But that hasn’t stopped some groups from using the abhorred selfie in some rather beneficial ways. Psychologists and therapists see and use selfies as a way for young people to express their feelings about themselves and their surroundings. Therapists can use selfies posted to social media as an in-road to discussion with otherwise quiet patients. They can ask questions about them, inquire about their mood when they took the photo, and develop both follow-up and treatment plans...all from cursed selfies.
Selfies can help someone better understand their own perceptions about themselves. And it doesn’t stop there. “Psychologically speaking, there may be some benefit to participating in sharing selfies because this practice is interwoven in our social culture and is a way to interact socially with others,” said Dr. Andrea Letamendi, a clinical psychologist at UCLA.
So the next time you see some teenager taking a selfie, you’ll probably need to cut them some slack. They may be doing homework for their court-appointed therapist.
The biggest benefit? More delicious meat for the rest of us! I kid, of course (even though it is true). Some vegans (but not all...I’ve met a few fantastic ones) see themselves as holier-than-thou and spend most of their time up on their soapbox (or high horse). Few things will immediately turn a group against you faster than loudly proclaiming “I’m a vegan” in a social setting. Suddenly, the host or hostess has to ensure that everything meets their strict dietary requirements, and everyone else is made to feel guilty about their medium-rare steak.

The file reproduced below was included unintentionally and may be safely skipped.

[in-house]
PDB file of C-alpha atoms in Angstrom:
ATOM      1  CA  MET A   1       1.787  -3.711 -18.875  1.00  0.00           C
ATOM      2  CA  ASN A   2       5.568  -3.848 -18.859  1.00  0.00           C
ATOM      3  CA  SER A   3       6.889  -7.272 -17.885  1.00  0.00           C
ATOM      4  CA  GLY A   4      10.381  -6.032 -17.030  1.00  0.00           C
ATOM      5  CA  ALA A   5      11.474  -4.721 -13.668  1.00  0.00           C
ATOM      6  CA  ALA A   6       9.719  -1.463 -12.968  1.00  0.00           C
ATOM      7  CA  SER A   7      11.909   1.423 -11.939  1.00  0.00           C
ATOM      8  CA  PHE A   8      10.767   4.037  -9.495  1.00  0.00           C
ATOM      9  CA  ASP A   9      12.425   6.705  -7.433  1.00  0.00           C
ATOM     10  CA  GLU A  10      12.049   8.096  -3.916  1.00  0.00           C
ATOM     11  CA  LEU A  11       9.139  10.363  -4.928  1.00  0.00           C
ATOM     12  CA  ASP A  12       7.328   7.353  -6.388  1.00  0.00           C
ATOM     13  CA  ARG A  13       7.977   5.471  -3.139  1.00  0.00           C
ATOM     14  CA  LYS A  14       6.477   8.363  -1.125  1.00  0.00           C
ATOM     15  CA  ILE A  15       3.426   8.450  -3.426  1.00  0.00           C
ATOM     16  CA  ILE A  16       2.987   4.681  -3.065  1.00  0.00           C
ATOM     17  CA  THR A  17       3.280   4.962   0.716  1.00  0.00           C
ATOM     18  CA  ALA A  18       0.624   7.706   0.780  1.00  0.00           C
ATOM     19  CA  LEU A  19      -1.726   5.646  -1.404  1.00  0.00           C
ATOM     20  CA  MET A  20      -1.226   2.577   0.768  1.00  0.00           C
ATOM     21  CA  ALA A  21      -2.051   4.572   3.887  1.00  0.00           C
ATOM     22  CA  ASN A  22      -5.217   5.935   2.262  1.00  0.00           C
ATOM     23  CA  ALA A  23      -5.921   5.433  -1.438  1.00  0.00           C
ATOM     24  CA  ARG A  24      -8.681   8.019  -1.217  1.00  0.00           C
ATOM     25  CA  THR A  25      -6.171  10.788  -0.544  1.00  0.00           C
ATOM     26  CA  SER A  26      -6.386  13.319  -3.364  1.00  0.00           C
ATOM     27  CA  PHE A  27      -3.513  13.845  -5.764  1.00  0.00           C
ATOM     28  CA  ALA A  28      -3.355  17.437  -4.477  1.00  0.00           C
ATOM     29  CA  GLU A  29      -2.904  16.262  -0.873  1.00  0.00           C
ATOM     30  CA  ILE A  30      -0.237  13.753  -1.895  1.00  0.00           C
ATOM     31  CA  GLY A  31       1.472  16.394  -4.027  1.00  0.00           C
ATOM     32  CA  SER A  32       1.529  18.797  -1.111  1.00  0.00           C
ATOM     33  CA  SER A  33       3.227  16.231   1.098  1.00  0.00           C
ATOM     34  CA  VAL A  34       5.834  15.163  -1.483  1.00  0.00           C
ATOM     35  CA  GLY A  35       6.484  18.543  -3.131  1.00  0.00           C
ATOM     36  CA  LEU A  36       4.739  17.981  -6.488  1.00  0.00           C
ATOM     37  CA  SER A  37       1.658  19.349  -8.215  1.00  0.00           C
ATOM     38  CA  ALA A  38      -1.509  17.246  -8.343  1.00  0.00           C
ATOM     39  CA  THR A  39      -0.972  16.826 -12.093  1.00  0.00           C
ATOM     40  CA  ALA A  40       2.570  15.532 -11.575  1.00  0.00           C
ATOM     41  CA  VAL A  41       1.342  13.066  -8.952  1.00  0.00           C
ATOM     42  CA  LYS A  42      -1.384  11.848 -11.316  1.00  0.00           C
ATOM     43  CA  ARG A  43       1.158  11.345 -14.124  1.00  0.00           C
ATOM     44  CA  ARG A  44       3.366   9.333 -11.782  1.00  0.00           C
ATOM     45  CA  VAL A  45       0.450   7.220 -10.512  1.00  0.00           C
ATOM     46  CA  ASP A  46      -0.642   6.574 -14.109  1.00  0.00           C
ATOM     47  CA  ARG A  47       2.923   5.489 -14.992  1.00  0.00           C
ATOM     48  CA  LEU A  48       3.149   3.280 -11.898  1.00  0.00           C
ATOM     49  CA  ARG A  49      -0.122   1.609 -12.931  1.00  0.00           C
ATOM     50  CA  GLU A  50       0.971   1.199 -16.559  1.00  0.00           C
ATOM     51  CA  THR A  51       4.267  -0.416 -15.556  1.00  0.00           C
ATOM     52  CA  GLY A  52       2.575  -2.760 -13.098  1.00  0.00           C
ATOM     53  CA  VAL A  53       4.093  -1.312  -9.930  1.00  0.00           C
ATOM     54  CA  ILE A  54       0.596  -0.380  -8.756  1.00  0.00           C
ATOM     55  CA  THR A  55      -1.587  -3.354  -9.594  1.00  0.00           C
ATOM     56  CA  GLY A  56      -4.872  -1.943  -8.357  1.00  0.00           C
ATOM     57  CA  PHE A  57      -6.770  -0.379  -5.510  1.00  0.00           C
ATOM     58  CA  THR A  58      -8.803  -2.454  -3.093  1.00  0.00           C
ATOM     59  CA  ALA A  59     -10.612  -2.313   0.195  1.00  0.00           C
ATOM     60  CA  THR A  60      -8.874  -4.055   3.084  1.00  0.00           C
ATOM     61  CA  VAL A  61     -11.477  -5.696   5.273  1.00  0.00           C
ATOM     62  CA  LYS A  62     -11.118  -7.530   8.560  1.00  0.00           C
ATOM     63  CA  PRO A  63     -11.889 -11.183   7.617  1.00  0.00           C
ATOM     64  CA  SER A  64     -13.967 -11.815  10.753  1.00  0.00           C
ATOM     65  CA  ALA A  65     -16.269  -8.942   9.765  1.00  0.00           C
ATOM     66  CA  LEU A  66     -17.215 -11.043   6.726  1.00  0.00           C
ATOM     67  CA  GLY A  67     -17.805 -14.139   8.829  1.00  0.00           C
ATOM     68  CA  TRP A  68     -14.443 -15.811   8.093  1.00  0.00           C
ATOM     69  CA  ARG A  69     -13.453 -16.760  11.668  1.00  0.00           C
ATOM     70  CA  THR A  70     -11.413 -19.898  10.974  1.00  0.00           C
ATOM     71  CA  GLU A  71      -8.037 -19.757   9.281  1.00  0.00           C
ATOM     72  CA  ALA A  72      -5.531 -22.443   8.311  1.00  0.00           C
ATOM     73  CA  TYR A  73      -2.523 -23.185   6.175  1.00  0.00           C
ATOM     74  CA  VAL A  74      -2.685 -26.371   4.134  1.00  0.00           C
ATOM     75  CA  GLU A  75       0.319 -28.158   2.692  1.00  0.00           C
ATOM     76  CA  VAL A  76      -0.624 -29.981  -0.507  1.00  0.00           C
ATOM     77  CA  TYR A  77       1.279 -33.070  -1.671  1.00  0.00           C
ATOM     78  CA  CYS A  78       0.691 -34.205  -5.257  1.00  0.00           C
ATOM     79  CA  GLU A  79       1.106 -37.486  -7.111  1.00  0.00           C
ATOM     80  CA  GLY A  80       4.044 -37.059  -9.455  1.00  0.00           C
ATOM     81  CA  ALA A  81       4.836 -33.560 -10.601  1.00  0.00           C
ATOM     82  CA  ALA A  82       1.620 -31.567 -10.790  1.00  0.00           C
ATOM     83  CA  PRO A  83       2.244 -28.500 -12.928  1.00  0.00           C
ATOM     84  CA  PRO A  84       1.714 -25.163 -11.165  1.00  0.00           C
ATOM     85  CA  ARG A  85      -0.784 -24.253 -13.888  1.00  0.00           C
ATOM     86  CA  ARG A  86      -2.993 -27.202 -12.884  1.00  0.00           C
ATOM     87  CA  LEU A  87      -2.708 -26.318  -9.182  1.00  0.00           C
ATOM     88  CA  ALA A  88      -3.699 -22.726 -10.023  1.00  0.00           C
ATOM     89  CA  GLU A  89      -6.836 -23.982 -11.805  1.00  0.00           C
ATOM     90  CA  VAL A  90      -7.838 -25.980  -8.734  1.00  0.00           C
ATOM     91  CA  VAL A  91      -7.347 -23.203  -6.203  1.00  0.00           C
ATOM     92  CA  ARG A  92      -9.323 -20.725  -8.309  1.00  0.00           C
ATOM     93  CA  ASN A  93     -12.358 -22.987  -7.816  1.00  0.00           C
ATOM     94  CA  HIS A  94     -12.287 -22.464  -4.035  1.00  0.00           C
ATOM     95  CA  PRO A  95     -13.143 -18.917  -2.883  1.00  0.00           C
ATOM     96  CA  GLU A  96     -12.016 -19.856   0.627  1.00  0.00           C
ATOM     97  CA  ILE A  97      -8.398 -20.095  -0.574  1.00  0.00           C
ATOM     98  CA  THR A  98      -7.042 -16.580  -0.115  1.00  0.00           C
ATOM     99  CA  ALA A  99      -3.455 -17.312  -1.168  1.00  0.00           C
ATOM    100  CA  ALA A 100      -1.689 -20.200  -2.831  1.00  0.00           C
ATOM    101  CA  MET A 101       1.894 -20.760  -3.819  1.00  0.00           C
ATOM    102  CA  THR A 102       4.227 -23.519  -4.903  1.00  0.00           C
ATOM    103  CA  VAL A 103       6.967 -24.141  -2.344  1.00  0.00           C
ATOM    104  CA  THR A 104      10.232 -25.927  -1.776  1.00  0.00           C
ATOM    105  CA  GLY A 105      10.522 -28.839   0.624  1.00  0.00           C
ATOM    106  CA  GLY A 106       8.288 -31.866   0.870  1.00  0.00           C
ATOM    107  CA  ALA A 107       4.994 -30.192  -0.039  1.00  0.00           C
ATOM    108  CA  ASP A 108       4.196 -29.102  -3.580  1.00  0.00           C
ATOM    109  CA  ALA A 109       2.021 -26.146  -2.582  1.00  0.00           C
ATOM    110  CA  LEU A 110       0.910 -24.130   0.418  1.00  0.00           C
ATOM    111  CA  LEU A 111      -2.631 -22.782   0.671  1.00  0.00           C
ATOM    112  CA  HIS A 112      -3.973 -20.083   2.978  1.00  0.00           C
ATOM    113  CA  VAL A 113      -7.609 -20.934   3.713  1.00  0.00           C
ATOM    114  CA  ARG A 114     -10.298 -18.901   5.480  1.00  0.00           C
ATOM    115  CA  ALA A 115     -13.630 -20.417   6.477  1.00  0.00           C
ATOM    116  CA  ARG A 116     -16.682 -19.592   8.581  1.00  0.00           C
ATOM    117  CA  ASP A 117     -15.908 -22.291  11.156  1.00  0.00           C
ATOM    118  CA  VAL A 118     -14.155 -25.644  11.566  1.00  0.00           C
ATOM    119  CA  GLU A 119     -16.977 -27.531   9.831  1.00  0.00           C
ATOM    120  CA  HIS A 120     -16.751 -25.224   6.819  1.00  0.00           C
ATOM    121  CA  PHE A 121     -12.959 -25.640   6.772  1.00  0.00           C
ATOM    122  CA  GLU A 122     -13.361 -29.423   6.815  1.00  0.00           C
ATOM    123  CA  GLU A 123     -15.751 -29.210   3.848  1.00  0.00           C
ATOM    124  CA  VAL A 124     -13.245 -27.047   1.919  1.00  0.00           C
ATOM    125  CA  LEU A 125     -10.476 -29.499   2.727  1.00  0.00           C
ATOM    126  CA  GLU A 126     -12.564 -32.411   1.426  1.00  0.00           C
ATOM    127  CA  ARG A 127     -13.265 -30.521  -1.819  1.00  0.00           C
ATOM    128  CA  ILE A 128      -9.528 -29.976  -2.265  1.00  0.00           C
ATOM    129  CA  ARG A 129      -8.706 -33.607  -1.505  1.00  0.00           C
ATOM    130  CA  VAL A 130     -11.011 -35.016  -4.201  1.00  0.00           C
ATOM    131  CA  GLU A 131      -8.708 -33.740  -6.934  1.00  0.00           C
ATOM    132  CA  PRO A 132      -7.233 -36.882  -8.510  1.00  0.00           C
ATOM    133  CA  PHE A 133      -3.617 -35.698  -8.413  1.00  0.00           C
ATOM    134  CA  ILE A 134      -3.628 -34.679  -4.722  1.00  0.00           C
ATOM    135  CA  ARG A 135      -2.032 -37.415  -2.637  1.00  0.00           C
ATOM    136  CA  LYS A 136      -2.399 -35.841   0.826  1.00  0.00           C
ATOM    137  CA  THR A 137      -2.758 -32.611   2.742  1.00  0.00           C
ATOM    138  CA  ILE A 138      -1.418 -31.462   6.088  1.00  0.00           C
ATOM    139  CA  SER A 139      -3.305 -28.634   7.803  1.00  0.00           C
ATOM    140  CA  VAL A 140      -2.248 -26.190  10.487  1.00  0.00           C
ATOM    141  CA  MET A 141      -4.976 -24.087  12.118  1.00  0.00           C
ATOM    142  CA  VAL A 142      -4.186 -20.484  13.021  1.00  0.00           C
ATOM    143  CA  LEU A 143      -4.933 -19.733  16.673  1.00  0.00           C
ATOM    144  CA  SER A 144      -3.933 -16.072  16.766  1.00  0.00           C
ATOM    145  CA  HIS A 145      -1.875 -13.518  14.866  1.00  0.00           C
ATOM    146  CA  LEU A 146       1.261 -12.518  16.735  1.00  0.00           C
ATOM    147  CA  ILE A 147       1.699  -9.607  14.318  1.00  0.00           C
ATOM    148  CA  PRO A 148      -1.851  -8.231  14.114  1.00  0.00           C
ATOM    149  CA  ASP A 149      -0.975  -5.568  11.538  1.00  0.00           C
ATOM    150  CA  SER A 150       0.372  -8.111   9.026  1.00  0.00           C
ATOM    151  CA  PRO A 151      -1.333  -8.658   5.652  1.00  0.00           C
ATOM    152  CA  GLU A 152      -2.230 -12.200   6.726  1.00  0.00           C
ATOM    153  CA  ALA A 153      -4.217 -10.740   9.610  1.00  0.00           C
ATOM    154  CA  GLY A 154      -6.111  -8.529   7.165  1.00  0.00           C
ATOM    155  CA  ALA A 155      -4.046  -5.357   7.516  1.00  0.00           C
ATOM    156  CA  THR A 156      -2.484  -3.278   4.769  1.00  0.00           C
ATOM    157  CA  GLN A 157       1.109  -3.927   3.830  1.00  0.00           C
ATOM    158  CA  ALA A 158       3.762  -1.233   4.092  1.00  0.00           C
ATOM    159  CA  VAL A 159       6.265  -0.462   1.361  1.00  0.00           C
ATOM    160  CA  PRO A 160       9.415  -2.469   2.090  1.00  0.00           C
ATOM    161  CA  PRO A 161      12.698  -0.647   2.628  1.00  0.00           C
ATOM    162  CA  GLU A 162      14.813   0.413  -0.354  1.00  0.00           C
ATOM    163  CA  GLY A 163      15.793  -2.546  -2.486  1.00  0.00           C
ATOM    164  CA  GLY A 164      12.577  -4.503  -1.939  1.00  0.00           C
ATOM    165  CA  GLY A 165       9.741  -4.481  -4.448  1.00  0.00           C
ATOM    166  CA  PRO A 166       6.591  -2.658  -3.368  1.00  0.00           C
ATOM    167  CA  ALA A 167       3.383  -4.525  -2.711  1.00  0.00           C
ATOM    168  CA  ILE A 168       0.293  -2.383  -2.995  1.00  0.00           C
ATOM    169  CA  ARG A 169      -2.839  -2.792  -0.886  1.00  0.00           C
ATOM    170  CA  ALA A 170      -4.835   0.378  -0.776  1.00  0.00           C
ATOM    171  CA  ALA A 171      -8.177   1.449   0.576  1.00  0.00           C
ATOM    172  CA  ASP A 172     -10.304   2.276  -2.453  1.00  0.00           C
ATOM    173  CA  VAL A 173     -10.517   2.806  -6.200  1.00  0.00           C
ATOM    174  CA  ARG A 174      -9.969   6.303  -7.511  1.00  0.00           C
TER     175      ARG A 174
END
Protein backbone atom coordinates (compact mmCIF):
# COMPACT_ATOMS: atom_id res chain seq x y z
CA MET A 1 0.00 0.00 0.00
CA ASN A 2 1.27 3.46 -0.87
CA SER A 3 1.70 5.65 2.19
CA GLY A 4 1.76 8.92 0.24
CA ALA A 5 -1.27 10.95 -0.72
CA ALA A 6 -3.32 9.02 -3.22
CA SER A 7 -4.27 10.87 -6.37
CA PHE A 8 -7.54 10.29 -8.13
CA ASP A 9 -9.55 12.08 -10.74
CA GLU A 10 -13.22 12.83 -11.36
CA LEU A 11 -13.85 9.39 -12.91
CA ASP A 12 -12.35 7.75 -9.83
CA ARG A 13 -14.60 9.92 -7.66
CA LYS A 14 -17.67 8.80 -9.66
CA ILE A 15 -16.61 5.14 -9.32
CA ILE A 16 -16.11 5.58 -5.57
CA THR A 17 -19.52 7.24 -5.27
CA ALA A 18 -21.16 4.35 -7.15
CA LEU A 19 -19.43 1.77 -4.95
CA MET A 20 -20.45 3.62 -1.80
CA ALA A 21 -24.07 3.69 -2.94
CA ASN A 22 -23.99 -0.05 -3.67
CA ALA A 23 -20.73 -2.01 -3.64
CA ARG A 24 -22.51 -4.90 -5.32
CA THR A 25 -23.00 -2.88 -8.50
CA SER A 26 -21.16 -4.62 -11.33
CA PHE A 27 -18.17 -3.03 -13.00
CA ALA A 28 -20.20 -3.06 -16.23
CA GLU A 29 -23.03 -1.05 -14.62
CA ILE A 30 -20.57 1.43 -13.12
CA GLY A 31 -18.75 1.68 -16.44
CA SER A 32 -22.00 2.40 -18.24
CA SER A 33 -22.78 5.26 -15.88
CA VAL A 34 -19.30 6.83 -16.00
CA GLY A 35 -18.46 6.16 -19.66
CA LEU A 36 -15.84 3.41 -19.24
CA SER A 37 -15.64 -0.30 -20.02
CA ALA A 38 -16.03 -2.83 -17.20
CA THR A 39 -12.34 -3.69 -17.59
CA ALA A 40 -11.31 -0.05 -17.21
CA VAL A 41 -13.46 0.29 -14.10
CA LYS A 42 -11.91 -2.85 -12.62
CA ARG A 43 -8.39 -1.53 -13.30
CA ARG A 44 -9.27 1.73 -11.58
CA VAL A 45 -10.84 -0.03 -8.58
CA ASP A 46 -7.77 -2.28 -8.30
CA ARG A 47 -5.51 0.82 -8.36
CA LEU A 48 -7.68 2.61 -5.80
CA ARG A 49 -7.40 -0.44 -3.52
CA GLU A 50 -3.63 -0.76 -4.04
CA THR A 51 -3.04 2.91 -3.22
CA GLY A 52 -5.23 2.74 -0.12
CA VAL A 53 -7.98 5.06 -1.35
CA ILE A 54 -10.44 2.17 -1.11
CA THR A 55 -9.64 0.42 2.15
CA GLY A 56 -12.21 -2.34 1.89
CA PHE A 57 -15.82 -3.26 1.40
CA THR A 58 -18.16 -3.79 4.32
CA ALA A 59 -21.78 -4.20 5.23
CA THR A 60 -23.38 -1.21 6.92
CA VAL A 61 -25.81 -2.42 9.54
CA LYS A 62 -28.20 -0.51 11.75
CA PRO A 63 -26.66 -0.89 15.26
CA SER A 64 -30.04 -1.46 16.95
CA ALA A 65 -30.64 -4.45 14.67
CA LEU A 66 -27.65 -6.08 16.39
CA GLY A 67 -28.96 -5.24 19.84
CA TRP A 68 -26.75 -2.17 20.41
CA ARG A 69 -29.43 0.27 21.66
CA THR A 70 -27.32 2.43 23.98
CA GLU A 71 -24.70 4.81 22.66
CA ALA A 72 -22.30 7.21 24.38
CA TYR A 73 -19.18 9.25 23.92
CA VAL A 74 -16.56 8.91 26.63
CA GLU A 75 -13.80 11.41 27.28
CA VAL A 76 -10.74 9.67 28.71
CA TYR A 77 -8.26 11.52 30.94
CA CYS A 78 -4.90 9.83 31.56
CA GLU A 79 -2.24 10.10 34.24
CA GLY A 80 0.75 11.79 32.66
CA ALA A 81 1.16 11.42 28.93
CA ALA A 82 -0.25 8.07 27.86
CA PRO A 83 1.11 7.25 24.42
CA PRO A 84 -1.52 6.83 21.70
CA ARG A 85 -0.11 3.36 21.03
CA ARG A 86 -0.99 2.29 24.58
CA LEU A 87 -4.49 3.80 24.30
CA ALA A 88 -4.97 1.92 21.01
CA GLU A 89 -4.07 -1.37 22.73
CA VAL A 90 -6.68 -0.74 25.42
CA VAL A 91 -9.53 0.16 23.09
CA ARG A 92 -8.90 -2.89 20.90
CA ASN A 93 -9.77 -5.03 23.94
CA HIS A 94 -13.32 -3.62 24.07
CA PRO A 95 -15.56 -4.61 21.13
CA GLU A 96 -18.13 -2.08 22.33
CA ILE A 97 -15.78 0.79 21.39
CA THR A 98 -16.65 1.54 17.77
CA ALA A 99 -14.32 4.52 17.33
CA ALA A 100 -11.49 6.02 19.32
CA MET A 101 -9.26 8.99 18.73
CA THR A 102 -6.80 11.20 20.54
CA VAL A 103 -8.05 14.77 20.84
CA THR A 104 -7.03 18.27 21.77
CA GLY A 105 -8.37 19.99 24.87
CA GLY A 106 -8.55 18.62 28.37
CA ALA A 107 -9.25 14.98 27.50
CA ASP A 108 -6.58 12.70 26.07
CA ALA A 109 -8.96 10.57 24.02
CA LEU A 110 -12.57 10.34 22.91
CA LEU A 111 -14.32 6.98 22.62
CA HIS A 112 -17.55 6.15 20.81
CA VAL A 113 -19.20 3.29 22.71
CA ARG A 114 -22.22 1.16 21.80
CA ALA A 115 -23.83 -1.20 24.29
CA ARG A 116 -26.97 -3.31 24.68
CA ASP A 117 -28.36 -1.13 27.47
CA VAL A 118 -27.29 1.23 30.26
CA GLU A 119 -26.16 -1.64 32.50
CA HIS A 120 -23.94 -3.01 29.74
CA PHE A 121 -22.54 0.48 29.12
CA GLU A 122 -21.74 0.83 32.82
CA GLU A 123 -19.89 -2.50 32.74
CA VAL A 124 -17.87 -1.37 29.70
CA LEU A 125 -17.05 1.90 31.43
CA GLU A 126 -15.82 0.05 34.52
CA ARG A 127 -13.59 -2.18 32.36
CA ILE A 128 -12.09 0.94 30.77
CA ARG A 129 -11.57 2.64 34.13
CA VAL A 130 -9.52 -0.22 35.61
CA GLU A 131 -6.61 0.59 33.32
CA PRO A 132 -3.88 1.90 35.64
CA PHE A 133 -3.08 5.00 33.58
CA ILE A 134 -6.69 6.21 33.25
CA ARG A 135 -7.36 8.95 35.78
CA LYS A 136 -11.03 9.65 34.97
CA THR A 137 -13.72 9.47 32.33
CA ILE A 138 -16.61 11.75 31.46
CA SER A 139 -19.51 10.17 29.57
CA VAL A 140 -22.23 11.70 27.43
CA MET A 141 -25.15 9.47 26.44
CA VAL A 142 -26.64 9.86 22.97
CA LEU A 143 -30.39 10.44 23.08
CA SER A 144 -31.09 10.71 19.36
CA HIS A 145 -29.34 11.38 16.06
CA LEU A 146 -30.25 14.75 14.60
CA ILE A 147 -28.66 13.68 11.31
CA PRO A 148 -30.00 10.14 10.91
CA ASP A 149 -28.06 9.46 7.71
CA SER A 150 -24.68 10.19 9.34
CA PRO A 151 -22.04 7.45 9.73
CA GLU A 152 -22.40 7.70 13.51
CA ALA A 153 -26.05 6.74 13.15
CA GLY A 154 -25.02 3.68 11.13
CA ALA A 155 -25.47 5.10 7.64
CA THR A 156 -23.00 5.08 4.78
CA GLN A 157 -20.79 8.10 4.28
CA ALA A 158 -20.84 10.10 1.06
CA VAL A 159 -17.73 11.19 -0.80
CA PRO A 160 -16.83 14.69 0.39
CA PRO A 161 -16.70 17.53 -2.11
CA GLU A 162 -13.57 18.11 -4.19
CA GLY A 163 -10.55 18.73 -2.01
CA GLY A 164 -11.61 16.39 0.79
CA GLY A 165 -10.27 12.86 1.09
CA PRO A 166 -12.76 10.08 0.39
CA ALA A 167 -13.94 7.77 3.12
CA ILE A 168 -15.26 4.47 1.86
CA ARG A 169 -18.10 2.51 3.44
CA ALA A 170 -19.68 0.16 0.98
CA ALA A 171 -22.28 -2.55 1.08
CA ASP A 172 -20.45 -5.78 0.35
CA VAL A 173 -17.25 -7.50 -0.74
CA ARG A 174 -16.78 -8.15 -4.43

Dirty looks, snide comments, and a general looking-down-their-nose attitude is not uncommon. Vegans are often hated. The ones that go about their vegan business quietly don’t deserve the animosity, but as with any hated group, it’s the other ones - the preachy, condescending, never-shut-up-about-it “spokesperson” - that ruins it for them all.
We’ve all heard about the health benefits of a vegan or vegetarian diet. Some of it is contested, but most of it is probably true. It takes a lot more time and effort, but you can maintain a healthy diet if you cut meat and dairy out. But, quite frankly, many of us don’t want to. People go vegan for moral or ethical reasons, environmental concerns, allergies, cultural or religious requirements, or simple preference.